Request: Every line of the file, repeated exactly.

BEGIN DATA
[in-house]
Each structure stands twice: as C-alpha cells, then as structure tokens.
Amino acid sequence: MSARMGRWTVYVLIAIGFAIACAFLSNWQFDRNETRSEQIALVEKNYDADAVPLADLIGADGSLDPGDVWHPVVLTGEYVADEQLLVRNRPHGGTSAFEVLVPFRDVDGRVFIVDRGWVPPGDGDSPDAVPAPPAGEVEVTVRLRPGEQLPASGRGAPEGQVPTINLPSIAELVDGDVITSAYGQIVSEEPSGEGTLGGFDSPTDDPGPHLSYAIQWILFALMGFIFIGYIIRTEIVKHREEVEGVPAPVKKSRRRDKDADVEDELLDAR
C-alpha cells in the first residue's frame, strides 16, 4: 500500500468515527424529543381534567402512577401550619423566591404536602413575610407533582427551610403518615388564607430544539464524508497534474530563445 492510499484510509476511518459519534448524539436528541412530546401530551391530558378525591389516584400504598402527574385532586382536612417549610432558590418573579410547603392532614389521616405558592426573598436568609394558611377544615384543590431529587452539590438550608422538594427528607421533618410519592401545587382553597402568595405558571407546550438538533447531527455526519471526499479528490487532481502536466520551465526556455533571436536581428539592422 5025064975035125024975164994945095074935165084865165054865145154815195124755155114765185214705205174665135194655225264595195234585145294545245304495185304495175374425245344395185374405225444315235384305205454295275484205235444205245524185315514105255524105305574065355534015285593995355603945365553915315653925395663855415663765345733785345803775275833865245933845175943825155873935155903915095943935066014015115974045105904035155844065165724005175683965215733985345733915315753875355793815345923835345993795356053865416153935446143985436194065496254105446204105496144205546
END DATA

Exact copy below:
[in-house]
Each structure stands twice: as C-alpha cells, then as structure tokens.
Amino acid sequence: MSARMGRWTVYVLIAIGFAIACAFLSNWQFDRNETRSEQIALVEKNYDADAVPLADLIGADGSLDPGDVWHPVVLTGEYVADEQLLVRNRPHGGTSAFEVLVPFRDVDGRVFIVDRGWVPPGDGDSPDAVPAPPAGEVEVTVRLRPGEQLPASGRGAPEGQVPTINLPSIAELVDGDVITSAYGQIVSEEPSGEGTLGGFDSPTDDPGPHLSYAIQWILFALMGFIFIGYIIRTEIVKHREEVEGVPAPVKKSRRRDKDADVEDELLDAR
C-alpha cells in the first residue's frame, strides 16, 4: 500500500468515527424529543381534567402512577401550619423566591404536602413575610407533582427551610403518615388564607430544539464524508497534474530563445 492510499484510509476511518459519534448524539436528541412530546401530551391530558378525591389516584400504598402527574385532586382536612417549610432558590418573579410547603392532614389521616405558592426573598436568609394558611377544615384543590431529587452539590438550608422538594427528607421533618410519592401545587382553597402568595405558571407546550438538533447531527455526519471526499479528490487532481502536466520551465526556455533571436536581428539592422 5025064975035125024975164994945095074935165084865165054865145154815195124755155114765185214705205174665135194655225264595195234585145294545245304495185304495175374425245344395185374405225444315235384305205454295275484205235444205245524185315514105255524105305574065355534015285593995355603945365553915315653925395663855415663765345733785345803775275833865245933845175943825155873935155903915095943935066014015115974045105904035155844065165724005175683965215733985345733915315753875355793815345923835345993795356053865416153935446143985436194065496254105446204105496144205546